Sunday, 27 August 2017

Edinburgh International Book Festival 2017: Meeting David Mitchell

Book Festival Goodies


The Edinburgh International Book Festival is always a highlight of my year. This year I didn't  have much time on my hands, but when I heard that David Mitchell was in town, the only living author whose work I have read almost in its entirity (with every intention of filling the gaps still inmy literary knowledge), I knew that I must go and see him. I booked tickets the moment they went on sale and got ready for a long wait. Last night, that long wait finally came to an end.




The event was in St Mary's Cathedral, a late 19th century century church built in the Gothic style. The location alone was very impressive, but it was the music, linked to the written word that drew me to this particular Festival event featuring David Mitchell. The interplay between music and the written word has been a reoccuring theme in this year's Book Festival and in this performance the two were brought together beautifully.

Music not only acts as inspiration for many writers, it can inform stories and scenes, which can in turn affect how we hear the music. Last night, David Mitchell was accompanied by renowned pianist David Greilsammer, who performed sonatas by Domenico Scarlatti and John Cage. For each story read by Mitchell, Greilsammer gave us three pieces of music.

It was a unique experience. David Mitchell's short stories captivated me from the first word, much like his novels do. They have the same transcendental feel:  one focusing very much on music and its effect on the narrator following his daughter's death; another telling the story of a passionate gardener surveying the fruits of his labour; another focusing on a boy that has trouble concentrating who is helped along in his task by his grandfather.
They were crafted with Mitchell's immaculate eye for detail and when the first story ended with the line "Play me your most recent sonata" (paraphrased), it was the perfect transition into the musical element of the evening.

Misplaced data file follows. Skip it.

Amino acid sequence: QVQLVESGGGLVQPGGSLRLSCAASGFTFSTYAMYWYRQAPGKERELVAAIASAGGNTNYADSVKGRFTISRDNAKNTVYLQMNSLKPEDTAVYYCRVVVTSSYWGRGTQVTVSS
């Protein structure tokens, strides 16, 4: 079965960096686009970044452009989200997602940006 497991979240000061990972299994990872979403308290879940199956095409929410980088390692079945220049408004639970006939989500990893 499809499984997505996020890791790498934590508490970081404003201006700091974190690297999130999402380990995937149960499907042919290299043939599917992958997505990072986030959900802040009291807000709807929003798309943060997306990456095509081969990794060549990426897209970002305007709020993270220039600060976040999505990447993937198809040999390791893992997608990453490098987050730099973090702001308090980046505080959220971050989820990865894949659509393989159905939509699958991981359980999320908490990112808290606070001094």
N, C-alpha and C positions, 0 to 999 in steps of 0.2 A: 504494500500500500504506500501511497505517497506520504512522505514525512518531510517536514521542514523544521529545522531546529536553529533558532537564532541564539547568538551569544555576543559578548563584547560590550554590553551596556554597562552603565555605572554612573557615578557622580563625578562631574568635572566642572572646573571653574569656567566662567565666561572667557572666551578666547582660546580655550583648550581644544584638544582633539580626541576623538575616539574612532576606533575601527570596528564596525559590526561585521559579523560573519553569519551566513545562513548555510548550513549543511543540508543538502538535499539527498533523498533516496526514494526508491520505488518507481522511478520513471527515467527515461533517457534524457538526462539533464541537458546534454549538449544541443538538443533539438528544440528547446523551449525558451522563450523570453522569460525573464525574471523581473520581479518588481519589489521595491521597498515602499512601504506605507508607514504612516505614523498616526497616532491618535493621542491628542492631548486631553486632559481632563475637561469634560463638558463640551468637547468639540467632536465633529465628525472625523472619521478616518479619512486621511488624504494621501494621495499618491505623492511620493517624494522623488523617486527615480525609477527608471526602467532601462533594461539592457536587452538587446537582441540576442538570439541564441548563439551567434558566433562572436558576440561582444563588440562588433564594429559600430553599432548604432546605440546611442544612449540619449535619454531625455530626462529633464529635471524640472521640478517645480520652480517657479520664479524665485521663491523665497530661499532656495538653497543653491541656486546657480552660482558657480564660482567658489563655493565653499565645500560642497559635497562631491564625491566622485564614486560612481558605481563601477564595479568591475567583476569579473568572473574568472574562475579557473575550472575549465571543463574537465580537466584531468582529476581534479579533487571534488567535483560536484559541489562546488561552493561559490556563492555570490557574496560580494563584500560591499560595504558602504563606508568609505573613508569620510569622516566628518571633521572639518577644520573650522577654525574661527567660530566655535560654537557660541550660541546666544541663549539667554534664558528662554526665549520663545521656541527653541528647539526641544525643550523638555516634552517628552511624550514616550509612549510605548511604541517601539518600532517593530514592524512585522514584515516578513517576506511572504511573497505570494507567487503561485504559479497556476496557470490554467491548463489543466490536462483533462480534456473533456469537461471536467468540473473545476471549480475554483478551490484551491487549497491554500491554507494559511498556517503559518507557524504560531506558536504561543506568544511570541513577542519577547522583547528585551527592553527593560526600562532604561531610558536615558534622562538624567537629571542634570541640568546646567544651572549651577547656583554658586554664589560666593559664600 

Greilsammer's music was an extension of the stories and though no words were spoken, the tales continued. I could see the garden without needing any spoken words. It expanded in my mind with the music's flow. It was like a dream with each story taking you to a new place while the piano let you linger there long after the words had faded. It was truly a magical evening - which the two Davids chose to end on a nightmarish note, by reading one of the more disturbing scenes from Slade House and playing a Scarlatti sonata on the especially prepared "Cage piano" before sending us on our merry way.

I was positively surprised when, after the show, it was announced that David was signing books. Naturally, I took the chance to see the author I idolise up close, marched over to the book stall and pretended very much not to look  like this:



Anyway, after a surprisingly short time in the queue, I finally got to meet David face to face and we had a very brief chat. It was lovely and definitely the highlight of my day. A huge thank you to both Davids for a wonderful night.


Chris meets David Mitchell



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